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Yom Kippur in Hell: the Empty Life of International Law

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Chapter Summary

This chapter explores the idea, or rather the mirage, of Harvard Professor Manley O. Hudson's progress in international law. It does so by examining a specific case study from the Cold War era: the conflict resolution efforts of the Security Council in the aftermath of the 1973 Arab-Israeli war. In terms of its methodology, this chapter traces the apparent identity, or at least the strong family resemblance,between the themes of international law and the short stories of Yiddish writer I.L. Peretz. In the piece for which the chapter is named, &t;Yom Kippur in Hell,&t; Thus, contemporary international law holds that, generally speaking, the right of self-defense exists where a party is responding to an attack on its territory from across a frontier, while it also holds that Israel cannot defend against attacks from the territories it occupies beyond its frontiers.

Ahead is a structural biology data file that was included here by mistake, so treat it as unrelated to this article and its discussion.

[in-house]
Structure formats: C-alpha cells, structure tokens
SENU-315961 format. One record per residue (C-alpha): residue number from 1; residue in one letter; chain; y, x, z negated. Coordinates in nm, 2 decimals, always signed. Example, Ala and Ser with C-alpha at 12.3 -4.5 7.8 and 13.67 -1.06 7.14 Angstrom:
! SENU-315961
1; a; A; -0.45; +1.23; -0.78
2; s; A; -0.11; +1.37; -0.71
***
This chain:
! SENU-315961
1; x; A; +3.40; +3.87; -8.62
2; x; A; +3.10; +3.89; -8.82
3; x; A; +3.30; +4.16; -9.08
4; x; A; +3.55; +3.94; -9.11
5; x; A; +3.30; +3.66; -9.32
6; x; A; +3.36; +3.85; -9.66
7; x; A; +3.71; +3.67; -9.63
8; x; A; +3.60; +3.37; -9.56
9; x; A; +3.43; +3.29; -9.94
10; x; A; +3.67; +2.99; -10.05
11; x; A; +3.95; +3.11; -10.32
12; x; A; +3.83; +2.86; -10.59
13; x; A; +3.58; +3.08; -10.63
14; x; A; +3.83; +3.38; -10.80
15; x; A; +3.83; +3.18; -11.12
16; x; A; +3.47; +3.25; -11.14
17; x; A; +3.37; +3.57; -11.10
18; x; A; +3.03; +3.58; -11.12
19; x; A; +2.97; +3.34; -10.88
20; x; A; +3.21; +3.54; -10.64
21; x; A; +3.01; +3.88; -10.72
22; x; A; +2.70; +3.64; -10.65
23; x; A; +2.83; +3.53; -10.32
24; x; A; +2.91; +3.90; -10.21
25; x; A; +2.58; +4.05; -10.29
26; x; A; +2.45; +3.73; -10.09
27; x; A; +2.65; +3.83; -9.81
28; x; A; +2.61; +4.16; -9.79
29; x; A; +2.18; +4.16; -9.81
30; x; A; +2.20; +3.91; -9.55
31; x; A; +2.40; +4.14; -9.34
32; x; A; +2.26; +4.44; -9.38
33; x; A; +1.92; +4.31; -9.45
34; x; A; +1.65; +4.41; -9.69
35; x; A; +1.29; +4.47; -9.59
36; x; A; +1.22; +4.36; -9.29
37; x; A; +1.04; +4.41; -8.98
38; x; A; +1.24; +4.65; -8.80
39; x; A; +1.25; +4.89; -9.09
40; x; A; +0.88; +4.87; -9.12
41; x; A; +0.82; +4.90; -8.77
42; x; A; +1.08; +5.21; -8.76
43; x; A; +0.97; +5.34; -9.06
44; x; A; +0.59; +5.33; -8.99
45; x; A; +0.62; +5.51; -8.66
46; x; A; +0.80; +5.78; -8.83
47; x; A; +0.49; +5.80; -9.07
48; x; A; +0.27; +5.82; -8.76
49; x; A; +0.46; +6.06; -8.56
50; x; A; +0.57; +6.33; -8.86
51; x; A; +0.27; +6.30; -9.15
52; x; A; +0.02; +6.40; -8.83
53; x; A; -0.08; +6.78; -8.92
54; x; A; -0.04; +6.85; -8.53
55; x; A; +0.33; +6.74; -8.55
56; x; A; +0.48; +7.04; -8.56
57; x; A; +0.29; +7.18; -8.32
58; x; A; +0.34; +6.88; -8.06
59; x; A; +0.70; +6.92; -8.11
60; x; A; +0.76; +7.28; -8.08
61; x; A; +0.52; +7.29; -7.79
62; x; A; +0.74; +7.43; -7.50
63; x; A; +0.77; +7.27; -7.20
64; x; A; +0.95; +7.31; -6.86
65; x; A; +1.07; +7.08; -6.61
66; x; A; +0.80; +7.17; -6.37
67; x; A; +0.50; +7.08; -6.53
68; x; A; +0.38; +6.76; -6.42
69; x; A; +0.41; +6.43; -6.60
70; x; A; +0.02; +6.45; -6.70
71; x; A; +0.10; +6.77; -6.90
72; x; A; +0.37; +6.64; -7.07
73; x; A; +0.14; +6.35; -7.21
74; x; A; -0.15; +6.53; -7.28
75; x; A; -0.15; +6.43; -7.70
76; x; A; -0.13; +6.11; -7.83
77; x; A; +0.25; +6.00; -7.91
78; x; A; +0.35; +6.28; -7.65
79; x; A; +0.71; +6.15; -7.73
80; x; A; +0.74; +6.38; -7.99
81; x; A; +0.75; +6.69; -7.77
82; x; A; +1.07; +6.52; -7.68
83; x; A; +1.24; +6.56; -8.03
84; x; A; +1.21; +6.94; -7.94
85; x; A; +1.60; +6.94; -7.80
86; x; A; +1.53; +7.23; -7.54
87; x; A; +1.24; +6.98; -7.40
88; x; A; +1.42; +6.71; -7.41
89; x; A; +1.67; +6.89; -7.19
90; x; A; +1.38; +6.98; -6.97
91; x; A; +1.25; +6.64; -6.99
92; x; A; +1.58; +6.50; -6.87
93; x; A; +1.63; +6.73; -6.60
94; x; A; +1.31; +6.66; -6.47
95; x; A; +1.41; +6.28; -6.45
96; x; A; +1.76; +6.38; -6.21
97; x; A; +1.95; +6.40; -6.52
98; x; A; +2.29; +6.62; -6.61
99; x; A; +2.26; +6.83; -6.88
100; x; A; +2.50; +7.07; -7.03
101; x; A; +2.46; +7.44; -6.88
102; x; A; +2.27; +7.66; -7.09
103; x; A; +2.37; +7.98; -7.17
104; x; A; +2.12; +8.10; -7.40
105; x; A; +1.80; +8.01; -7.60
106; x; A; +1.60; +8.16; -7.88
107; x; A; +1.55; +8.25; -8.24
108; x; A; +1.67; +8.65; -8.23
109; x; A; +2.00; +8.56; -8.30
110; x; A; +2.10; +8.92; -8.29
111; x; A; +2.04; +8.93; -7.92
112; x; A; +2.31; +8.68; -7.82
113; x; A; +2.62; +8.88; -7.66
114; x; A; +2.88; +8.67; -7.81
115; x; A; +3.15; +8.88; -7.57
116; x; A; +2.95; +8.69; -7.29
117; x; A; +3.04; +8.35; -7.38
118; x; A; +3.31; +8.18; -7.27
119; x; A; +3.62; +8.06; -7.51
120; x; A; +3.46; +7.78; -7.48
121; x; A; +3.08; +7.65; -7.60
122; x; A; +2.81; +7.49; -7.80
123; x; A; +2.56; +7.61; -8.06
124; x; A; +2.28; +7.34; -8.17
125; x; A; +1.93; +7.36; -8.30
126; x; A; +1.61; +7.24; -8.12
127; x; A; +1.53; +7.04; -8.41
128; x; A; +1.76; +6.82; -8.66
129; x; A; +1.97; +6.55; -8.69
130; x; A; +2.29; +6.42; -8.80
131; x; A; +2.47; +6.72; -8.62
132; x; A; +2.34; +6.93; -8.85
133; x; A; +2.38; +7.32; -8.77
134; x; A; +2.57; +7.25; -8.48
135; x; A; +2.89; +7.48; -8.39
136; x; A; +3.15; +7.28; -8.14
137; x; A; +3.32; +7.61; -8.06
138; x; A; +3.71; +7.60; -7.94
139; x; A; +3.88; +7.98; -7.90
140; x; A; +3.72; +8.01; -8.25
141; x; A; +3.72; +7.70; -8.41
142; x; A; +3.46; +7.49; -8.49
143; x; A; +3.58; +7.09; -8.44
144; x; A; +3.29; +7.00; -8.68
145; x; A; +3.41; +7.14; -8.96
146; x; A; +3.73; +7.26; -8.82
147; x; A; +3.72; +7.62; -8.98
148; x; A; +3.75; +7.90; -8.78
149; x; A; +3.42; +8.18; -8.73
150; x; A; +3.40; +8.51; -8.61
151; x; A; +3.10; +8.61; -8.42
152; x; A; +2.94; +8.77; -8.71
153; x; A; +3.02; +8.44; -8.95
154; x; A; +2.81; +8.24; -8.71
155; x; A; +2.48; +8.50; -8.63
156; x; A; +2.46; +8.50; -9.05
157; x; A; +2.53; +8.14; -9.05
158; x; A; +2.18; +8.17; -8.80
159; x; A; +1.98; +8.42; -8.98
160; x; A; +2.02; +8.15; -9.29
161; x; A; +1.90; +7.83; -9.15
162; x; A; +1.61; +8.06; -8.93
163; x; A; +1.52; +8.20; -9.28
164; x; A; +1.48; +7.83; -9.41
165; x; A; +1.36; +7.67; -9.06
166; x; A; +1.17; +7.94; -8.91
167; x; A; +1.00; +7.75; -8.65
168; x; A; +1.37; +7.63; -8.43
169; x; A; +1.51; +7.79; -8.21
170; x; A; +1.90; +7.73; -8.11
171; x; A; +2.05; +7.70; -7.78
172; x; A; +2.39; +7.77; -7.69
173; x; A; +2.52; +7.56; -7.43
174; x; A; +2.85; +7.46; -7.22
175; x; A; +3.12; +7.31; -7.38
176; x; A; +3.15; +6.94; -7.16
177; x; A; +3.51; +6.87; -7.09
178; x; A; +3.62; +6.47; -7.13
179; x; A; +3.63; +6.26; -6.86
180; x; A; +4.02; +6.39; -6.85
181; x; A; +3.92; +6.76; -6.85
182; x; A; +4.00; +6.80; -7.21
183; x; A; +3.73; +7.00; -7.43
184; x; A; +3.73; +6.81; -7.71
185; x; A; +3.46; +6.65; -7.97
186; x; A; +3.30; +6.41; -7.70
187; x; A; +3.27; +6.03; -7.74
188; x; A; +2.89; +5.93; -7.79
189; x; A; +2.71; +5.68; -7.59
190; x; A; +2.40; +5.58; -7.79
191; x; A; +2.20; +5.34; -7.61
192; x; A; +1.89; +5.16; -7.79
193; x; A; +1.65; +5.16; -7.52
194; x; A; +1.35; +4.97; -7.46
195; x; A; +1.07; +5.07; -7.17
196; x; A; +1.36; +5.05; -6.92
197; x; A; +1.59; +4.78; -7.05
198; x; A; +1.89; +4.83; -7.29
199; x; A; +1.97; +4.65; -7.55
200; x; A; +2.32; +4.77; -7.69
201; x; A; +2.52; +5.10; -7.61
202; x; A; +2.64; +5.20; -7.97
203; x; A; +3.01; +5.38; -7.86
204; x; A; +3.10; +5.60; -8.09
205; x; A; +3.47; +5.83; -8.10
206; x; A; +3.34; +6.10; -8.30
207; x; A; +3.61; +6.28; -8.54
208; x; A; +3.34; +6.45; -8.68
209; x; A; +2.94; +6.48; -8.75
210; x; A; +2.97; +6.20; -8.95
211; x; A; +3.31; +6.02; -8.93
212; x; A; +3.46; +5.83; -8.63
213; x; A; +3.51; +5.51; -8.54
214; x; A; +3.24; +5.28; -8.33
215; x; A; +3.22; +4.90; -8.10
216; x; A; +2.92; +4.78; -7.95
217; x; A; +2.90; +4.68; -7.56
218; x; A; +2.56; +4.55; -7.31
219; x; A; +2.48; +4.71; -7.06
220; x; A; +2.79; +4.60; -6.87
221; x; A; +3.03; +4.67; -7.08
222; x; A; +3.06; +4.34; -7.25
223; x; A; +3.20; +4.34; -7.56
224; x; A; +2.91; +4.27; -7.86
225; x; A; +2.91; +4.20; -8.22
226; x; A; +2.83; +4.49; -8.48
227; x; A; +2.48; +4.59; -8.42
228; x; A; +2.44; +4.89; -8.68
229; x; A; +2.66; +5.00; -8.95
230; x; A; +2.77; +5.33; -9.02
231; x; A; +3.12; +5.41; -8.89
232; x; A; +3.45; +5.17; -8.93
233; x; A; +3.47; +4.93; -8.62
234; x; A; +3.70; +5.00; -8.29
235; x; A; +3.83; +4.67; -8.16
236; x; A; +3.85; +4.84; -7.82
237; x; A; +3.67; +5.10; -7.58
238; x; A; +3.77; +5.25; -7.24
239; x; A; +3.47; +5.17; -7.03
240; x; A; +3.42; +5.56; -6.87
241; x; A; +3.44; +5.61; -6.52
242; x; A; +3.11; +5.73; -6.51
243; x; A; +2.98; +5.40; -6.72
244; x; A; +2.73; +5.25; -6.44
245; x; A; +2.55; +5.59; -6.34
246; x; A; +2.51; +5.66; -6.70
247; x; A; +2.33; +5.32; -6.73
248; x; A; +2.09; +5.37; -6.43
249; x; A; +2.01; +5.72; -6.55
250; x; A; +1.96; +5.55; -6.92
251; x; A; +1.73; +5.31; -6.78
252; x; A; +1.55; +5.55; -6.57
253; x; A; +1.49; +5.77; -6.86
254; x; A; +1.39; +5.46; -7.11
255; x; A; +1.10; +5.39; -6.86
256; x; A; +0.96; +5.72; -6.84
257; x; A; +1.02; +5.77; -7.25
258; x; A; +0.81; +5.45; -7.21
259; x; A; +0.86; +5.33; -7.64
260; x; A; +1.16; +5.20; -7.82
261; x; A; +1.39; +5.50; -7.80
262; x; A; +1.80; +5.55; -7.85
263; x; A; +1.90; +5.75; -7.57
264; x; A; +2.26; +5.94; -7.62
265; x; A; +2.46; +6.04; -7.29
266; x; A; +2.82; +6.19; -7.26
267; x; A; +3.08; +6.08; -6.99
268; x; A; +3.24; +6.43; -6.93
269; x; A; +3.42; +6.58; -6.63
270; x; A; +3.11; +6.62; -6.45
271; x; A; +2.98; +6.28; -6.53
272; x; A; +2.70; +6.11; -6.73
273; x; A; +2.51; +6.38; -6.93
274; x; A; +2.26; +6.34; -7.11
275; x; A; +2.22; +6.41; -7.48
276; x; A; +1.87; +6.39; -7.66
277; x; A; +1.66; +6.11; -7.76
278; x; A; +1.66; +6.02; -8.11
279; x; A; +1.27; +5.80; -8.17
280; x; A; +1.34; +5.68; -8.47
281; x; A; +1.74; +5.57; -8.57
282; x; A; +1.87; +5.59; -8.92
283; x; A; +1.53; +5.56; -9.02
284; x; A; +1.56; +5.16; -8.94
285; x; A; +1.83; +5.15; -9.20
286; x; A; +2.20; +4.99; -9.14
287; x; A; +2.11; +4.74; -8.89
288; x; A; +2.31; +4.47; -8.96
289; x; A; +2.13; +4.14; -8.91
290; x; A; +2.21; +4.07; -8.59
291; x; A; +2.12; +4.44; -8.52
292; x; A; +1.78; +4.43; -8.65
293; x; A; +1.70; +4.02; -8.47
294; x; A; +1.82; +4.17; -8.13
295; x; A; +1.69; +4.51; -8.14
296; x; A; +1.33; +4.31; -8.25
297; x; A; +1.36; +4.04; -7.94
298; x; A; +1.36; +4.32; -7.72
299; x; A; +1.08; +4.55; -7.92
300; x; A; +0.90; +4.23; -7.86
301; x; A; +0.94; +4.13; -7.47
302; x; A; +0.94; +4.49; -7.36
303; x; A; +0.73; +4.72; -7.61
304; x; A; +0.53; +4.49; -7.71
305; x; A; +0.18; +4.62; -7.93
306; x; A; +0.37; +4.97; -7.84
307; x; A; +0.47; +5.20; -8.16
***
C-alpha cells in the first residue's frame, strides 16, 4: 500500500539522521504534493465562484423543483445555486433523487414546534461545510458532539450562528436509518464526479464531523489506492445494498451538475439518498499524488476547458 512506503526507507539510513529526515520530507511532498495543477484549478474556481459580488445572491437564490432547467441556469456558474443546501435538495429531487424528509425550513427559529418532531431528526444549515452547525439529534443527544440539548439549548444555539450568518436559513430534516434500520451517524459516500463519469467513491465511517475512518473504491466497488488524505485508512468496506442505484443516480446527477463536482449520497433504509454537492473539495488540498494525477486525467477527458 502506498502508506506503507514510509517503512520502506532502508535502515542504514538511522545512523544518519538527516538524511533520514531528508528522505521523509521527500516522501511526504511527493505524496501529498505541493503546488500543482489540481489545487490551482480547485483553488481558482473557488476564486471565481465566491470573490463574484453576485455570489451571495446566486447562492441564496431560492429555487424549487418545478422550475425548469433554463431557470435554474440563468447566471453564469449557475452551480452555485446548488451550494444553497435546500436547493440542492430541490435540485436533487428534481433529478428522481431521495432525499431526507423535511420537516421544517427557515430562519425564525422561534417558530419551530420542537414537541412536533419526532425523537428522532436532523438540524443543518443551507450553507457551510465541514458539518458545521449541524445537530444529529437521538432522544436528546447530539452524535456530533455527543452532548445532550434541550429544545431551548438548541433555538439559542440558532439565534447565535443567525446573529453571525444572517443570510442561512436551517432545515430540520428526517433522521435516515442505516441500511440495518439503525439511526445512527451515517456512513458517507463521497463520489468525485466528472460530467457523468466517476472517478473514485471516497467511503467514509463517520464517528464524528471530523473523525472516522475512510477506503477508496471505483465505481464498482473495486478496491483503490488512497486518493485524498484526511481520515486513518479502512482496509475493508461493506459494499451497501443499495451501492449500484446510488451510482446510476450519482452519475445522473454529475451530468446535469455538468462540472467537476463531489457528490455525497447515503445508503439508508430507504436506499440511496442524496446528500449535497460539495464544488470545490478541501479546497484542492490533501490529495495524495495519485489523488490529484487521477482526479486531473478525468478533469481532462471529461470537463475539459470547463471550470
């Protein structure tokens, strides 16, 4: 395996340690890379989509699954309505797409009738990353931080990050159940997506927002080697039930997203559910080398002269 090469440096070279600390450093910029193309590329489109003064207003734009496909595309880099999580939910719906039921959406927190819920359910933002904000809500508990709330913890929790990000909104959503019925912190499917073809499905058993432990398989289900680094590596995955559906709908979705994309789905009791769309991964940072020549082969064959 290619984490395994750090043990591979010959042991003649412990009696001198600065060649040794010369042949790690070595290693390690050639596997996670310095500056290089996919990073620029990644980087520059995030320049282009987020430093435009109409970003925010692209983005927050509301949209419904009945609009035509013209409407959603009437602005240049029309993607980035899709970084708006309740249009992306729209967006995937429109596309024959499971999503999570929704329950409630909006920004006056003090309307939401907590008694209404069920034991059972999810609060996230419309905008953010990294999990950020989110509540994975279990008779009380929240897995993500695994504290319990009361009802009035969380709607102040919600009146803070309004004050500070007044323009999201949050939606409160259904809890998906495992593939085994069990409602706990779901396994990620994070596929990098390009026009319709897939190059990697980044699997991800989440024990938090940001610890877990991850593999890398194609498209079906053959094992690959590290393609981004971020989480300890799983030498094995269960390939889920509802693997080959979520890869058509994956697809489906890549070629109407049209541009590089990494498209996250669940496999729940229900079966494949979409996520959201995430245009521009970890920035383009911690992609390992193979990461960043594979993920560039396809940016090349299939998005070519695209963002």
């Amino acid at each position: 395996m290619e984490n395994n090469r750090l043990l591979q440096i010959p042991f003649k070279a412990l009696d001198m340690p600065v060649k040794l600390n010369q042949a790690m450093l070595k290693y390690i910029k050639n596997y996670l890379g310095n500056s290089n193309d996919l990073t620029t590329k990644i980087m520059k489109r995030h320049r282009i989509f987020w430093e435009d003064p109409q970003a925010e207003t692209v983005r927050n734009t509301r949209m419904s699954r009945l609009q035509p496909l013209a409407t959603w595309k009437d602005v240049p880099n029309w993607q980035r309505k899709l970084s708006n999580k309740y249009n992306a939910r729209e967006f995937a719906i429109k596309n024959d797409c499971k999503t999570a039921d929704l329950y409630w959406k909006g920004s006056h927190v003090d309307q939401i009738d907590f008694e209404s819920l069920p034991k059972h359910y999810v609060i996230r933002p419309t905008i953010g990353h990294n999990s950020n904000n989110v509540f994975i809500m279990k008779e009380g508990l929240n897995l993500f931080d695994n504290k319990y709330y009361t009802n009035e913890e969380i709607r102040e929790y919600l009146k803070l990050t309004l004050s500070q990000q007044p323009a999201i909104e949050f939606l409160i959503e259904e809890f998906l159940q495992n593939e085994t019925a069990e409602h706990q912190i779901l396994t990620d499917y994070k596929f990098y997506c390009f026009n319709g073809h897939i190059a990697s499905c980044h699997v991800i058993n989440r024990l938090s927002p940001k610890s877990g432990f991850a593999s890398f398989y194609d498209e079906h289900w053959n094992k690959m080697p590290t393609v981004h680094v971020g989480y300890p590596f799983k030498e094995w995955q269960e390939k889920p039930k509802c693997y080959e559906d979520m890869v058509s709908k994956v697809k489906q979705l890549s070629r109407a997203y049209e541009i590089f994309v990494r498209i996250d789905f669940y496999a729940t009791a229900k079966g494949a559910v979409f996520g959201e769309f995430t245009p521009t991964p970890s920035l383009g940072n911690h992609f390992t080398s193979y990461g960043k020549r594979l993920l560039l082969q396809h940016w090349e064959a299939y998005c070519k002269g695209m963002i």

Keywords: conflict resolution; contemporary international law; Yom Kippur in Hell



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